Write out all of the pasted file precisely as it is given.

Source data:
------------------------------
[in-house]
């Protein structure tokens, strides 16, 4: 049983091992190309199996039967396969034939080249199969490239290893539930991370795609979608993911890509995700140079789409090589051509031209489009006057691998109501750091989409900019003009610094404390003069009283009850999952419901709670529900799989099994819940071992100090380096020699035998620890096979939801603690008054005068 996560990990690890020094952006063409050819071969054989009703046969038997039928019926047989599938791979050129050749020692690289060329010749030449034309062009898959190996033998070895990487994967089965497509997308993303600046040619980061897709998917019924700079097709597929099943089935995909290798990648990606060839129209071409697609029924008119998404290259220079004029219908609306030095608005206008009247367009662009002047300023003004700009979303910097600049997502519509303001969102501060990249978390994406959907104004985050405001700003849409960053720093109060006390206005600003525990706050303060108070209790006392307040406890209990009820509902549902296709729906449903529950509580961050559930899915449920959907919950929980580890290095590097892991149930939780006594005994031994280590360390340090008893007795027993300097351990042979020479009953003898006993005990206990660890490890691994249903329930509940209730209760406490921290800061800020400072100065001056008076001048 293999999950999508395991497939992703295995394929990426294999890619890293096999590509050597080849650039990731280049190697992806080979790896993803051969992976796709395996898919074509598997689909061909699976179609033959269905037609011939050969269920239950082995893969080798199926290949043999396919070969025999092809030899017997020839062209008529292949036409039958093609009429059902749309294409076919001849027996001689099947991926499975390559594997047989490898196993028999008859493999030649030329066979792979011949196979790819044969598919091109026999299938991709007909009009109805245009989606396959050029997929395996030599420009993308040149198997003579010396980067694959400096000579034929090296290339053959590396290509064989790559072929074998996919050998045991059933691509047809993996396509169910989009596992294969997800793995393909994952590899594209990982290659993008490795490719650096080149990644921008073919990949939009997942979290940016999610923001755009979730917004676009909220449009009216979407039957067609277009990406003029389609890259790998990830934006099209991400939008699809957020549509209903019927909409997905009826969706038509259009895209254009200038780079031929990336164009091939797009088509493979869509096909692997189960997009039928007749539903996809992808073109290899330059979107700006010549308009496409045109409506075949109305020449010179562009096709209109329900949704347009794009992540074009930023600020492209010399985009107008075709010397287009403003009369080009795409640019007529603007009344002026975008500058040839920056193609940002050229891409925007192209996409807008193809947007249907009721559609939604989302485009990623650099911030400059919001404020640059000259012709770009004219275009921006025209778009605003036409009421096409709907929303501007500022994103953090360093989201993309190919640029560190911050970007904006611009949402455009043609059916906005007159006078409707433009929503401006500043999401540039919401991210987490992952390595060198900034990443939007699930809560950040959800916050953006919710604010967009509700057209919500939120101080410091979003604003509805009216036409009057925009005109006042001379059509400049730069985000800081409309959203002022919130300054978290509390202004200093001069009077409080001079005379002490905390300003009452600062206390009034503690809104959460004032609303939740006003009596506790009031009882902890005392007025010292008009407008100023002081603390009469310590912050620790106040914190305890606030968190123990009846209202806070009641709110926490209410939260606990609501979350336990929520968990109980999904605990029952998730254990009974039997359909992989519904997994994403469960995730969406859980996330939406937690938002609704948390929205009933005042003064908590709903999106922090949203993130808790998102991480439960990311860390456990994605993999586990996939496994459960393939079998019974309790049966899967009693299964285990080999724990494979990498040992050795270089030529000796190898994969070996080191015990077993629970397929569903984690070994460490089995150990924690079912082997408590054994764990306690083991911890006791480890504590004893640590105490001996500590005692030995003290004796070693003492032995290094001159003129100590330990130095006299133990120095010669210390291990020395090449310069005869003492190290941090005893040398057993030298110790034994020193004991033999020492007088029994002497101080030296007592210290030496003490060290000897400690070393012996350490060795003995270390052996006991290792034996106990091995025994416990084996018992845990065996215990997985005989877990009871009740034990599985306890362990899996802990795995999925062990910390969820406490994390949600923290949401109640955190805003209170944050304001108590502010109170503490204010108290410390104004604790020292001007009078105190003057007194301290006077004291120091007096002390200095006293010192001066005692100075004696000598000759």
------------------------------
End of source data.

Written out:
[in-house]
């Protein structure tokens, strides 16, 4: 049983091992190309199996039967396969034939080249199969490239290893539930991370795609979608993911890509995700140079789409090589051509031209489009006057691998109501750091989409900019003009610094404390003069009283009850999952419901709670529900799989099994819940071992100090380096020699035998620890096979939801603690008054005068 996560990990690890020094952006063409050819071969054989009703046969038997039928019926047989599938791979050129050749020692690289060329010749030449034309062009898959190996033998070895990487994967089965497509997308993303600046040619980061897709998917019924700079097709597929099943089935995909290798990648990606060839129209071409697609029924008119998404290259220079004029219908609306030095608005206008009247367009662009002047300023003004700009979303910097600049997502519509303001969102501060990249978390994406959907104004985050405001700003849409960053720093109060006390206005600003525990706050303060108070209790006392307040406890209990009820509902549902296709729906449903529950509580961050559930899915449920959907919950929980580890290095590097892991149930939780006594005994031994280590360390340090008893007795027993300097351990042979020479009953003898006993005990206990660890490890691994249903329930509940209730209760406490921290800061800020400072100065001056008076001048 293999999950999508395991497939992703295995394929990426294999890619890293096999590509050597080849650039990731280049190697992806080979790896993803051969992976796709395996898919074509598997689909061909699976179609033959269905037609011939050969269920239950082995893969080798199926290949043999396919070969025999092809030899017997020839062209008529292949036409039958093609009429059902749309294409076919001849027996001689099947991926499975390559594997047989490898196993028999008859493999030649030329066979792979011949196979790819044969598919091109026999299938991709007909009009109805245009989606396959050029997929395996030599420009993308040149198997003579010396980067694959400096000579034929090296290339053959590396290509064989790559072929074998996919050998045991059933691509047809993996396509169910989009596992294969997800793995393909994952590899594209990982290659993008490795490719650096080149990644921008073919990949939009997942979290940016999610923001755009979730917004676009909220449009009216979407039957067609277009990406003029389609890259790998990830934006099209991400939008699809957020549509209903019927909409997905009826969706038509259009895209254009200038780079031929990336164009091939797009088509493979869509096909692997189960997009039928007749539903996809992808073109290899330059979107700006010549308009496409045109409506075949109305020449010179562009096709209109329900949704347009794009992540074009930023600020492209010399985009107008075709010397287009403003009369080009795409640019007529603007009344002026975008500058040839920056193609940002050229891409925007192209996409807008193809947007249907009721559609939604989302485009990623650099911030400059919001404020640059000259012709770009004219275009921006025209778009605003036409009421096409709907929303501007500022994103953090360093989201993309190919640029560190911050970007904006611009949402455009043609059916906005007159006078409707433009929503401006500043999401540039919401991210987490992952390595060198900034990443939007699930809560950040959800916050953006919710604010967009509700057209919500939120101080410091979003604003509805009216036409009057925009005109006042001379059509400049730069985000800081409309959203002022919130300054978290509390202004200093001069009077409080001079005379002490905390300003009452600062206390009034503690809104959460004032609303939740006003009596506790009031009882902890005392007025010292008009407008100023002081603390009469310590912050620790106040914190305890606030968190123990009846209202806070009641709110926490209410939260606990609501979350336990929520968990109980999904605990029952998730254990009974039997359909992989519904997994994403469960995730969406859980996330939406937690938002609704948390929205009933005042003064908590709903999106922090949203993130808790998102991480439960990311860390456990994605993999586990996939496994459960393939079998019974309790049966899967009693299964285990080999724990494979990498040992050795270089030529000796190898994969070996080191015990077993629970397929569903984690070994460490089995150990924690079912082997408590054994764990306690083991911890006791480890504590004893640590105490001996500590005692030995003290004796070693003492032995290094001159003129100590330990130095006299133990120095010669210390291990020395090449310069005869003492190290941090005893040398057993030298110790034994020193004991033999020492007088029994002497101080030296007592210290030496003490060290000897400690070393012996350490060795003995270390052996006991290792034996106990091995025994416990084996018992845990065996215990997985005989877990009871009740034990599985306890362990899996802990795995999925062990910390969820406490994390949600923290949401109640955190805003209170944050304001108590502010109170503490204010108290410390104004604790020292001007009078105190003057007194301290006077004291120091007096002390200095006293010192001066005692100075004696000598000759």